I graduated with a bachelor's in math a few years ago and this year I've applied to several graduate programs and have been rejected. One of the graduate coordinators gave me some very helpful feedback and one of the things suggested was to try to get some research published.

I've found many places for undergraduates to publish, but I am technically not an undergraduate anymore, nor am I a graduate student.

Is it feasible for me to get something published given my circumstances? Are there any places that would accept research at my level from someone who has their undergraduate degree?

  • One way would be to publish with a colleague who has the know how, a former teacher. Publish something on magazines, local magazines.
    – Robert
    Commented Apr 15, 2016 at 17:35
  • This seems rather strange advice to me, at least for someone familiar with graduate programs in the U.S. That said, you can find a lot of examples of suitable journals and examples of possible research topics in Thomas J. Osler's list of papers, many of which I believe he co-authored with his undergraduate students. Commented Apr 20, 2016 at 16:16
  • @DaveLRenfro He had more advice that you would probably consider more typical, but this was the piece of advice that wasn't as straightforward for me. The other big piece of advice he gave me was to take another semester of each Algebra and Analysis. Is that more typical advice? Would you say that my effort would be better spent on other aspects of my application? Thank you for the link.
    – ShawSa
    Commented Apr 20, 2016 at 18:31
  • Taking another semester of algebra and analysis is much better for you. For one thing, there is little risk of failure, unlike research which could wind up not going anywhere even if you put in a lot of effort. For another thing, you have the opportunity to do VERY WELL, which would look very good on your application as well as allow one or two teachers to write a very positive recommendation for you. Commented Apr 20, 2016 at 18:44
  • @DaveLRenfro You make an excellent point; it would be risky. I think I've been interested in pursuing it since I have some time to kill before the classes start, but I could instead take that time to prepare for those classes. I've reread the email, and I the advice was to participate in research. That may be a little more realistic than publishing. Either way, I think I'll take your advice and put my effort toward preparing for those classes. Thank you for the advice.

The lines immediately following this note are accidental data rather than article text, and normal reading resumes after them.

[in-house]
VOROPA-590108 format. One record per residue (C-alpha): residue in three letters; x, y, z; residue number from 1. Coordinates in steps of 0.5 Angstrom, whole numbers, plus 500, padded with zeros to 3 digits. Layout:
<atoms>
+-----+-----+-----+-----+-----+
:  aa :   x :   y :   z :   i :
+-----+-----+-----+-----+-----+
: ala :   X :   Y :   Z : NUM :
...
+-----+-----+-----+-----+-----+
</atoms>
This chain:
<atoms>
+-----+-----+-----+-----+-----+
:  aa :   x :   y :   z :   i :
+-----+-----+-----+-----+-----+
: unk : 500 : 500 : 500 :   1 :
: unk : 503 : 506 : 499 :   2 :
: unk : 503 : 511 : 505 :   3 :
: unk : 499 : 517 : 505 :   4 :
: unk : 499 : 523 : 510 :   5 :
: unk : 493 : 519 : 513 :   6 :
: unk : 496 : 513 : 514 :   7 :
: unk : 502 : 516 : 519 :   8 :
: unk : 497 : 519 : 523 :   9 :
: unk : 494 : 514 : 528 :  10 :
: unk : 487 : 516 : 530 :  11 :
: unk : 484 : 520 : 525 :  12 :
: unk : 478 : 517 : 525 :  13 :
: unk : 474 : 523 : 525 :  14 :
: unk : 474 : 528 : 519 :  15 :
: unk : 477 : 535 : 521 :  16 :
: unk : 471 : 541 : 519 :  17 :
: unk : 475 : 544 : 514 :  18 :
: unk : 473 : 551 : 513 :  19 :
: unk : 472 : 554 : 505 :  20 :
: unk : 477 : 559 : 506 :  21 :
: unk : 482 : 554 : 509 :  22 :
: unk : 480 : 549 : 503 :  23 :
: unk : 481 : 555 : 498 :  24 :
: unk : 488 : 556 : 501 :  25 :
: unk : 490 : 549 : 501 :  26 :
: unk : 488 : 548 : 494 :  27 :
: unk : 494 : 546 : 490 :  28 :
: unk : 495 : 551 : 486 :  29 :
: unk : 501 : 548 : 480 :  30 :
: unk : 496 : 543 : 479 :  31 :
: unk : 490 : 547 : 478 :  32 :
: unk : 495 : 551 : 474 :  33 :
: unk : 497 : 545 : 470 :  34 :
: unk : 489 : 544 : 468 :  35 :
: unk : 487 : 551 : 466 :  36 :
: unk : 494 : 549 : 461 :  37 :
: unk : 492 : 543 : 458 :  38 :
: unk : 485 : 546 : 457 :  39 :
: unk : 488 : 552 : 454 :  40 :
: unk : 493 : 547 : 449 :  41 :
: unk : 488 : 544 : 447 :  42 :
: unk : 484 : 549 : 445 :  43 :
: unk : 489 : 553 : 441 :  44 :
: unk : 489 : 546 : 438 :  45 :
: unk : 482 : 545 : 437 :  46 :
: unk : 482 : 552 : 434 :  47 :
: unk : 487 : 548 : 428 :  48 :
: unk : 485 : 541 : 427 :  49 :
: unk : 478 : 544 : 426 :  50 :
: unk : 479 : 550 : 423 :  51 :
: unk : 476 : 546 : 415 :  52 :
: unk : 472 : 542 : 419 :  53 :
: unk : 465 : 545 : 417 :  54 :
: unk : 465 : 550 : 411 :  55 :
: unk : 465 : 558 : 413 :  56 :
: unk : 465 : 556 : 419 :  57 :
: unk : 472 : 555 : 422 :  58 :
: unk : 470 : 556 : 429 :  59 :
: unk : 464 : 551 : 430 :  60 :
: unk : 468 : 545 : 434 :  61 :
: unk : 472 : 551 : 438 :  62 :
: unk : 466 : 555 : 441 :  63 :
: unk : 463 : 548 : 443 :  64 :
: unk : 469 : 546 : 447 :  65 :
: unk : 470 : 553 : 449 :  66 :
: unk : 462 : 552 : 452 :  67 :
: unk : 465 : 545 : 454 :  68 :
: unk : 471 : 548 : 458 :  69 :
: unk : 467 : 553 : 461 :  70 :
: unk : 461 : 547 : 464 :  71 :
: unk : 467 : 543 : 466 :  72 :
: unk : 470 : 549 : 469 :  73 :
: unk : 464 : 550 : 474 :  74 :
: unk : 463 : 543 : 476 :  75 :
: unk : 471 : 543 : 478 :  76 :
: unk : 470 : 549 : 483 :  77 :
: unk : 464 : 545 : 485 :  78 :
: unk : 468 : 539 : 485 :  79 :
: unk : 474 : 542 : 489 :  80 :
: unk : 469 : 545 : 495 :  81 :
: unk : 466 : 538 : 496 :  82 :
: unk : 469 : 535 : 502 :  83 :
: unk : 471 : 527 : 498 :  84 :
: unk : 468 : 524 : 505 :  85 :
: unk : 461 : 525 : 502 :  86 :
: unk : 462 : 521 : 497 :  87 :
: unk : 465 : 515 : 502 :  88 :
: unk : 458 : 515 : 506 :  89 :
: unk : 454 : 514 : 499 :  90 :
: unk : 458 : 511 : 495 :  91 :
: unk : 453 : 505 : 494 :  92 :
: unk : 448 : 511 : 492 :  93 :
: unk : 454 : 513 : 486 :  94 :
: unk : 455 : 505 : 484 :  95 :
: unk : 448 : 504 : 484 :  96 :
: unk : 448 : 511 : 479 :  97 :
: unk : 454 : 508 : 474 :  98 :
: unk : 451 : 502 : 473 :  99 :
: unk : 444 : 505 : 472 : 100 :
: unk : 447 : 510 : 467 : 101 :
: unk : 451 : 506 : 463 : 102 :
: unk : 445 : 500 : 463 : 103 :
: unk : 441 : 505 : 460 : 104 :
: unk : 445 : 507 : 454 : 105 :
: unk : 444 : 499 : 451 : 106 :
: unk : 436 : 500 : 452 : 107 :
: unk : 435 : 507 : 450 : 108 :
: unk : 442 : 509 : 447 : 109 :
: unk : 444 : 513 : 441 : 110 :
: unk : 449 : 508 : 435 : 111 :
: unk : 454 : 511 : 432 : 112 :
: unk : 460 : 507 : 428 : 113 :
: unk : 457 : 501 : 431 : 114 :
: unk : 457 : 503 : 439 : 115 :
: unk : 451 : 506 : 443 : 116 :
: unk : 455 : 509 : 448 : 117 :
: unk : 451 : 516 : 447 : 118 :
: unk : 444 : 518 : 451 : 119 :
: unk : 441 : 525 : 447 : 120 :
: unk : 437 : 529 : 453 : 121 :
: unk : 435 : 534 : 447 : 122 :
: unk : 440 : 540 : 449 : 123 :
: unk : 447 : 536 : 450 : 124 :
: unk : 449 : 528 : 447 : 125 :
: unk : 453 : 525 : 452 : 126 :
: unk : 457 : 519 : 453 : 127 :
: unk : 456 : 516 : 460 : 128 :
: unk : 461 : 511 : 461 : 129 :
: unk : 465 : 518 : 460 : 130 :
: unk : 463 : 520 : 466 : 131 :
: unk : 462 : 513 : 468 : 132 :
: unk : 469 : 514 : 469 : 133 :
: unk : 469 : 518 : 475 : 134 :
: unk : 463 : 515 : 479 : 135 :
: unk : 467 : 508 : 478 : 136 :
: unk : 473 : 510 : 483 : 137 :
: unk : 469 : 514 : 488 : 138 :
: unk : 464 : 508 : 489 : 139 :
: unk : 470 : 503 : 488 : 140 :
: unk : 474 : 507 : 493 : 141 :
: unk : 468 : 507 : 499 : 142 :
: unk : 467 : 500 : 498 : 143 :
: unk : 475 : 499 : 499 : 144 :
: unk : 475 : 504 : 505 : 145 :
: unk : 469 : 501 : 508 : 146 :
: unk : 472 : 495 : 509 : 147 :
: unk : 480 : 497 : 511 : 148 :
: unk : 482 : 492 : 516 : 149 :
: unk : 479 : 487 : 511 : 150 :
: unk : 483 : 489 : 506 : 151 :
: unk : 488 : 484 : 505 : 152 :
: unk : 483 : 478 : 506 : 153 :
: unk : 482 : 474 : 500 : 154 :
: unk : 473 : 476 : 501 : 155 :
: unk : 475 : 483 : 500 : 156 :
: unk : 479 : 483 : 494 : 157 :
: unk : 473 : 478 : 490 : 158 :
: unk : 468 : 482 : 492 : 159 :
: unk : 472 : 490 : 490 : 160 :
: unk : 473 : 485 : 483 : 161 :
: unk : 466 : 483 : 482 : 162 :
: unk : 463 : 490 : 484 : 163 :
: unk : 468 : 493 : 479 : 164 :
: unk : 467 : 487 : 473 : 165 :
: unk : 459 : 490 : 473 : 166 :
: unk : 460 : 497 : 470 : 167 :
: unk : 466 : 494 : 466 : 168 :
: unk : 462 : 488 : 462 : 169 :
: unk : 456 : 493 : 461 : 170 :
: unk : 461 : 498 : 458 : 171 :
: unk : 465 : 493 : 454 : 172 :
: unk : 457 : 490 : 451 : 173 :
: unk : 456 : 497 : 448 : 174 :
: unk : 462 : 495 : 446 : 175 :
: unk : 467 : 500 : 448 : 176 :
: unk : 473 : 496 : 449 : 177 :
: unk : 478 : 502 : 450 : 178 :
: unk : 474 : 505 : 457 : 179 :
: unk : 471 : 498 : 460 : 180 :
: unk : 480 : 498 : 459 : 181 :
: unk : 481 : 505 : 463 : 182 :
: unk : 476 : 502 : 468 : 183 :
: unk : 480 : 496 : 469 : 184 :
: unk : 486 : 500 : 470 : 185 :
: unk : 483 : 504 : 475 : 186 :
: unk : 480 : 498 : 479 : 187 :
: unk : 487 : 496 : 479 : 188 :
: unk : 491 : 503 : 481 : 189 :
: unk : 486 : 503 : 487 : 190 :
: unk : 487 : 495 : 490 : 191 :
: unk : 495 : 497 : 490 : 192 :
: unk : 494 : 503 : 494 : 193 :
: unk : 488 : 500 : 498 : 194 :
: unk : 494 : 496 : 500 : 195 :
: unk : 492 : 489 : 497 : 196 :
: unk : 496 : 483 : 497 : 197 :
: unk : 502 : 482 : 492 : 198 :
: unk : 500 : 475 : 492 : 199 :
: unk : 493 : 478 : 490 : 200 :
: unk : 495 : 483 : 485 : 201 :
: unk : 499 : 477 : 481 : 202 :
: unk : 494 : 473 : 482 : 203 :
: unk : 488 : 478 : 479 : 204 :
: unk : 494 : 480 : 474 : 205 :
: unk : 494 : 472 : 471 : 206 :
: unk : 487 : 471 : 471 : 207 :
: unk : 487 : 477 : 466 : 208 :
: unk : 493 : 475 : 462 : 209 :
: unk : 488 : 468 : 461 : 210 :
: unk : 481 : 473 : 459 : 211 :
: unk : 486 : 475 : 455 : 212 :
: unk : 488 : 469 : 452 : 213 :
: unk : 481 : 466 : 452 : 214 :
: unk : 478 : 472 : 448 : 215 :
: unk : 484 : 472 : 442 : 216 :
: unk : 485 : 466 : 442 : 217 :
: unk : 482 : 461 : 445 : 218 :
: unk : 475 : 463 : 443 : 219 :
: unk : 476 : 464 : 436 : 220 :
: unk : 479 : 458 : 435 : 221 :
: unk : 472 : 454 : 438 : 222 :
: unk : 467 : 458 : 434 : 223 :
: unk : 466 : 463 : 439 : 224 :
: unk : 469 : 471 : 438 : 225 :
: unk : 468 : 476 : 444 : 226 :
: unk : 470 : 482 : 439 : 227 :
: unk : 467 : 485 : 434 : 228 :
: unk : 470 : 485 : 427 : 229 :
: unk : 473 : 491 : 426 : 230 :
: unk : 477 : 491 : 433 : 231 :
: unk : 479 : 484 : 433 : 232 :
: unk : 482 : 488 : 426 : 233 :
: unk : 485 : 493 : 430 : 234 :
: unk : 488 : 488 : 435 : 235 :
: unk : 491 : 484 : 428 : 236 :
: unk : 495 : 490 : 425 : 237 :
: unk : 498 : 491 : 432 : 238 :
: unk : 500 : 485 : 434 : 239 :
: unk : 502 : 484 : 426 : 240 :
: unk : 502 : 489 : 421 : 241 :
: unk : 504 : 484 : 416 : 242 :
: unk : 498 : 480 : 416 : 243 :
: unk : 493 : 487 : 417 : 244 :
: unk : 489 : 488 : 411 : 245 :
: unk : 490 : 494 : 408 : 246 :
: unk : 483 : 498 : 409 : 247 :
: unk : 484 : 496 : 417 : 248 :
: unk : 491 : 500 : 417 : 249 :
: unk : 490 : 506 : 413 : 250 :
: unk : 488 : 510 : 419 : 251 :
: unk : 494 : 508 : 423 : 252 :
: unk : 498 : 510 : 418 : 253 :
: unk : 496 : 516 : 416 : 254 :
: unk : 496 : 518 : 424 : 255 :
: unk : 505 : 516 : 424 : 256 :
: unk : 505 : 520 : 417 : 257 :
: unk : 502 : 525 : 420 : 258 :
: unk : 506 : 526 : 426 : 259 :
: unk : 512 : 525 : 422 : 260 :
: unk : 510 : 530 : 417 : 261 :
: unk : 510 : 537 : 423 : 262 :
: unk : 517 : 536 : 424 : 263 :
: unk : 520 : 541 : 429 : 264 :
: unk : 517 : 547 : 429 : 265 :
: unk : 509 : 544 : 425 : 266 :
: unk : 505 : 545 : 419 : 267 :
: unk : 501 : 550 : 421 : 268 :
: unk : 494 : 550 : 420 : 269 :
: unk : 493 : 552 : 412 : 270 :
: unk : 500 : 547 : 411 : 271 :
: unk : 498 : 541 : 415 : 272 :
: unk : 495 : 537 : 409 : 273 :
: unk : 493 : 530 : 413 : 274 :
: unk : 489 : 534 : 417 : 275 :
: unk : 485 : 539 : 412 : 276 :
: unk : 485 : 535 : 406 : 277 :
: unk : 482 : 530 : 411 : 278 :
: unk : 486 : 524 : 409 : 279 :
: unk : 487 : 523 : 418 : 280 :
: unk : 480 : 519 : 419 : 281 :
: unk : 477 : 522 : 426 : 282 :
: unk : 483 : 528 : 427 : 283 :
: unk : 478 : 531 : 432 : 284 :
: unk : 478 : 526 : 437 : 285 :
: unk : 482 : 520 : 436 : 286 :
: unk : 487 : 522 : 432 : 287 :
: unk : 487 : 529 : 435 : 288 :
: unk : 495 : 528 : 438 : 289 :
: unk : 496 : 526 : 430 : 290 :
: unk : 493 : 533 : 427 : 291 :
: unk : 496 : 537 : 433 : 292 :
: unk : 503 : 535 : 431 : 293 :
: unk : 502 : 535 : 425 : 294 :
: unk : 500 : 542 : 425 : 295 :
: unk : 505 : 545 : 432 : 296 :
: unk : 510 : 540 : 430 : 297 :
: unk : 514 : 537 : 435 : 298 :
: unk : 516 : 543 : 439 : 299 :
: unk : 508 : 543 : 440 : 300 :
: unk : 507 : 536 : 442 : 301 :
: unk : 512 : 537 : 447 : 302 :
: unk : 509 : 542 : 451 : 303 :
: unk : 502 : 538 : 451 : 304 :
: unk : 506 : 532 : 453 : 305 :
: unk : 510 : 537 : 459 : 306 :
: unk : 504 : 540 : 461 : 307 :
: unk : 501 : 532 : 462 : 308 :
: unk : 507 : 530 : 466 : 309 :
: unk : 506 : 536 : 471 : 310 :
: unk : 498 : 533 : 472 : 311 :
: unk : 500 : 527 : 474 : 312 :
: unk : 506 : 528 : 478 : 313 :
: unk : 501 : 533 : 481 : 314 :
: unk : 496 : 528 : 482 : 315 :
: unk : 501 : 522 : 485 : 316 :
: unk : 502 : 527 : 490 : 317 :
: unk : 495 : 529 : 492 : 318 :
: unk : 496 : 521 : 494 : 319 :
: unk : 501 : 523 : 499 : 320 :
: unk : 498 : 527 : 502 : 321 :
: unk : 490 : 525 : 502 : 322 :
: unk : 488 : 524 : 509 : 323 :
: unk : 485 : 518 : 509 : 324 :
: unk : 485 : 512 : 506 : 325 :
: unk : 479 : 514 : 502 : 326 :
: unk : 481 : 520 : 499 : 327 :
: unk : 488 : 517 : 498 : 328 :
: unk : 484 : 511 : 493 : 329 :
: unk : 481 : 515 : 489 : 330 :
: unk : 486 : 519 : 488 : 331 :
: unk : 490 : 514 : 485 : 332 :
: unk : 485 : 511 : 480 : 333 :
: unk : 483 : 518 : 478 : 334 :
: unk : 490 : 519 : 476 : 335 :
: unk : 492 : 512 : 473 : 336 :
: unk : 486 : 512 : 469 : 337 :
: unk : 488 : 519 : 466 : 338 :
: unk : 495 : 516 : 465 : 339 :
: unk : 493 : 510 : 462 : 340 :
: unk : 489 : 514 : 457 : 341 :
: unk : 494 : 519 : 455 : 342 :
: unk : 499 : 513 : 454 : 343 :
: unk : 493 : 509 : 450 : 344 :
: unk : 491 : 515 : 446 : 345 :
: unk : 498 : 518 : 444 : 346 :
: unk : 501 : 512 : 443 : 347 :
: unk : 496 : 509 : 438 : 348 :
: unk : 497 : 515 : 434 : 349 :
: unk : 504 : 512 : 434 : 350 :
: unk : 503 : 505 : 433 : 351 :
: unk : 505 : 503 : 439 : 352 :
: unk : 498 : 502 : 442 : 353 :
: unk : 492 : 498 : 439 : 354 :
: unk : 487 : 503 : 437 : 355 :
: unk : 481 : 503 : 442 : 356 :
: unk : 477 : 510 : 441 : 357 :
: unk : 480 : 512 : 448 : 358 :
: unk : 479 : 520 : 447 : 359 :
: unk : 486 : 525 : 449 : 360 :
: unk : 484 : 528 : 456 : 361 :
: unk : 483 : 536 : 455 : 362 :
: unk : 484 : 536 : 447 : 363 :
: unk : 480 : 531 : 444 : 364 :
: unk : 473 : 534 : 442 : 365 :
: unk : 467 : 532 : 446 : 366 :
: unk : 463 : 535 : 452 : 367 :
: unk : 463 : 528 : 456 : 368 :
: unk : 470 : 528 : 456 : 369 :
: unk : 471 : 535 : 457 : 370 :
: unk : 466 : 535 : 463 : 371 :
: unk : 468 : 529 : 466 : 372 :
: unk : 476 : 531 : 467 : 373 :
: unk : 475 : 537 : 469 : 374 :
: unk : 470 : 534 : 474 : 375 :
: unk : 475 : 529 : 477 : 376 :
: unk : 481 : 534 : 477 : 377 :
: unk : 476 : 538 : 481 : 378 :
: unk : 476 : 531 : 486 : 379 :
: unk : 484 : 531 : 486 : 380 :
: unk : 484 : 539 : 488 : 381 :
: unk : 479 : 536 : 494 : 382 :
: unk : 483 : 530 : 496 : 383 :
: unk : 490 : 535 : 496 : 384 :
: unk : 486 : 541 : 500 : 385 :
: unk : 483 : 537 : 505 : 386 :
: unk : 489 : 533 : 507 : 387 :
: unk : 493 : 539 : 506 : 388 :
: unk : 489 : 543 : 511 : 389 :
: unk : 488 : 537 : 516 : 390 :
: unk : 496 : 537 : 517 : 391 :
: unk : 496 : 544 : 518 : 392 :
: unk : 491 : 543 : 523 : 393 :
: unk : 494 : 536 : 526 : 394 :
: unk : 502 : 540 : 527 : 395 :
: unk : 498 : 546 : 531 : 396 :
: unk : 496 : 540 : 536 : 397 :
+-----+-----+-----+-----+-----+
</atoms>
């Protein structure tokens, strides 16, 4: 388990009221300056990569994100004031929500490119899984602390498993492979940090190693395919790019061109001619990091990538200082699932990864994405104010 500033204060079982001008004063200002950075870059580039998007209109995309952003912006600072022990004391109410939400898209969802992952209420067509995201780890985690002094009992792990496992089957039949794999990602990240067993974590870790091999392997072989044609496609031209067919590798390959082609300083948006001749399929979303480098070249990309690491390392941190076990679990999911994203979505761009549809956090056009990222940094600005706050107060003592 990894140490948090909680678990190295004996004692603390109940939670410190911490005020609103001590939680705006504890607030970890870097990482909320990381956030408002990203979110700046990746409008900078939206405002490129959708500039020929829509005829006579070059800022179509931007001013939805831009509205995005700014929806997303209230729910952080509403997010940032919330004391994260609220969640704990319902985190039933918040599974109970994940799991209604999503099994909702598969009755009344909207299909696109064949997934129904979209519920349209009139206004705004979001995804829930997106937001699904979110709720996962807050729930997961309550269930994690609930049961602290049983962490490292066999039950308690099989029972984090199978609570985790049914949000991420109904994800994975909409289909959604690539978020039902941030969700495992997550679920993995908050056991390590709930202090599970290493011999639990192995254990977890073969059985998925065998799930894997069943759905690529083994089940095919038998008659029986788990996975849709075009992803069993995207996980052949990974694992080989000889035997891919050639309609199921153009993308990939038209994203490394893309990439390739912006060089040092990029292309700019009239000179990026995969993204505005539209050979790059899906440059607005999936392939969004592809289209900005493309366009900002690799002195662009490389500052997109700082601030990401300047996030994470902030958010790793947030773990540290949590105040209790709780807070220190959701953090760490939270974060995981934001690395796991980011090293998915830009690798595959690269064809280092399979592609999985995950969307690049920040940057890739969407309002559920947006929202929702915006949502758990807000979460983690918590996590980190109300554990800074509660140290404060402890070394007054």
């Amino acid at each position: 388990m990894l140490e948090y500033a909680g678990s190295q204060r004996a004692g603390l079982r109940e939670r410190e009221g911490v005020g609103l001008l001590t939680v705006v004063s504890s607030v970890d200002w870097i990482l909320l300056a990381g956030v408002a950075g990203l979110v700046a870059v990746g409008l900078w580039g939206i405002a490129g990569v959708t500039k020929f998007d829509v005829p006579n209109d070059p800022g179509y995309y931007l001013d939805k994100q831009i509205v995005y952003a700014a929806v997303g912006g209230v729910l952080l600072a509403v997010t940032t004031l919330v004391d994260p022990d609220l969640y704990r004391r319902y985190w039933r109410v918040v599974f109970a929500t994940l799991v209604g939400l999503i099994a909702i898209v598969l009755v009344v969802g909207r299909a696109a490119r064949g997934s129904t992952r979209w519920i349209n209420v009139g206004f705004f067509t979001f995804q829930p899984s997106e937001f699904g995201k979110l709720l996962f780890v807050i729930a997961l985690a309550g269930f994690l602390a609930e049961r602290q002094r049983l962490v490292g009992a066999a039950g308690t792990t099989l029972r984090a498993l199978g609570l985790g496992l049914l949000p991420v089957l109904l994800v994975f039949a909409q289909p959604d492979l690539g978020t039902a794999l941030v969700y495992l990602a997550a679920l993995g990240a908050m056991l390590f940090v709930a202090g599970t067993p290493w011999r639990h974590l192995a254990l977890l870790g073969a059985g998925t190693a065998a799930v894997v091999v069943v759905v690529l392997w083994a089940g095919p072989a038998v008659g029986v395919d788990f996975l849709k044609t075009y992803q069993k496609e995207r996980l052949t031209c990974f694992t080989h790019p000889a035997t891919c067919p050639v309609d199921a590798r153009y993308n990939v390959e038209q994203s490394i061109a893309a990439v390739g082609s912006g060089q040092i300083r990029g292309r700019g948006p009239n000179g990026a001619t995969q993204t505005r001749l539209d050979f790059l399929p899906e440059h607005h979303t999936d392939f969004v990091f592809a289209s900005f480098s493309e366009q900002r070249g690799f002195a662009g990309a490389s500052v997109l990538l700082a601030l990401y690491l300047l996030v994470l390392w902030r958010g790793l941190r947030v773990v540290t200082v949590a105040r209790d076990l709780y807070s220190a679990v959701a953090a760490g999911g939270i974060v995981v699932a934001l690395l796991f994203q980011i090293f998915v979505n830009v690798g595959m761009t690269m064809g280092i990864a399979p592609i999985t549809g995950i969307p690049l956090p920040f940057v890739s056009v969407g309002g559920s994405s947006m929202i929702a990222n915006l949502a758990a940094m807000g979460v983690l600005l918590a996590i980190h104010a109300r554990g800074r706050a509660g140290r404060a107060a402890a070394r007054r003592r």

– ShawSa
    Commented Apr 20, 2016 at 19:17

1 Answer 1


Yes, of course, there are many places you could publish research at your stage. For one thing, many undergrad journals will accept papers from recent graduates as long as the research was started when they were an undergraduate. Another option would be to team up with some other undergraduate and write a paper together.

There is also the Graduate Journal of Mathematics (full disclosure: I am an editor there). You don't need to be a grad student to get published there. The website explicitly states that a good bachelor's thesis project could be acceptable. And, of course, if you do work at the level of a professional journal like the Journal of Pure and Applied Algebra, you could publish there. They have published papers by undergraduates and recent graduates of Reed College (students of Kyle Ormsby), for example.

All that said, I agree with Dave Renfro that a better way to strengthen your application for a PhD program is to demonstrate success in graduate level courses. You could do a post-bac program like Smith's. You could audit grad level courses at a local university (and try to get a letter of recommendation from the professor who can speak to your potential). You could apply to master's programs instead of PhD programs. As Dave said, the upshot of showing depth via coursework is that it's more likely to succeed than showing depth via research (after all, grad school is meant to teach you how to do research), and also the coursework you do will help you pass your qualifying exams when you do eventually get into a PhD program.

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    Unsurprisingly, this answer came much too late to affect my decision, but I think it is a good answer, and hope that it will be useful to other people. For what it's worth, I did extend my search to masters programs, got accepted to one, did well, and now I'm most of the way through a PhD program.
    – ShawSa
    Commented May 13 at 23:06
  • Yay, that's great to learn! Commented May 13 at 23:13

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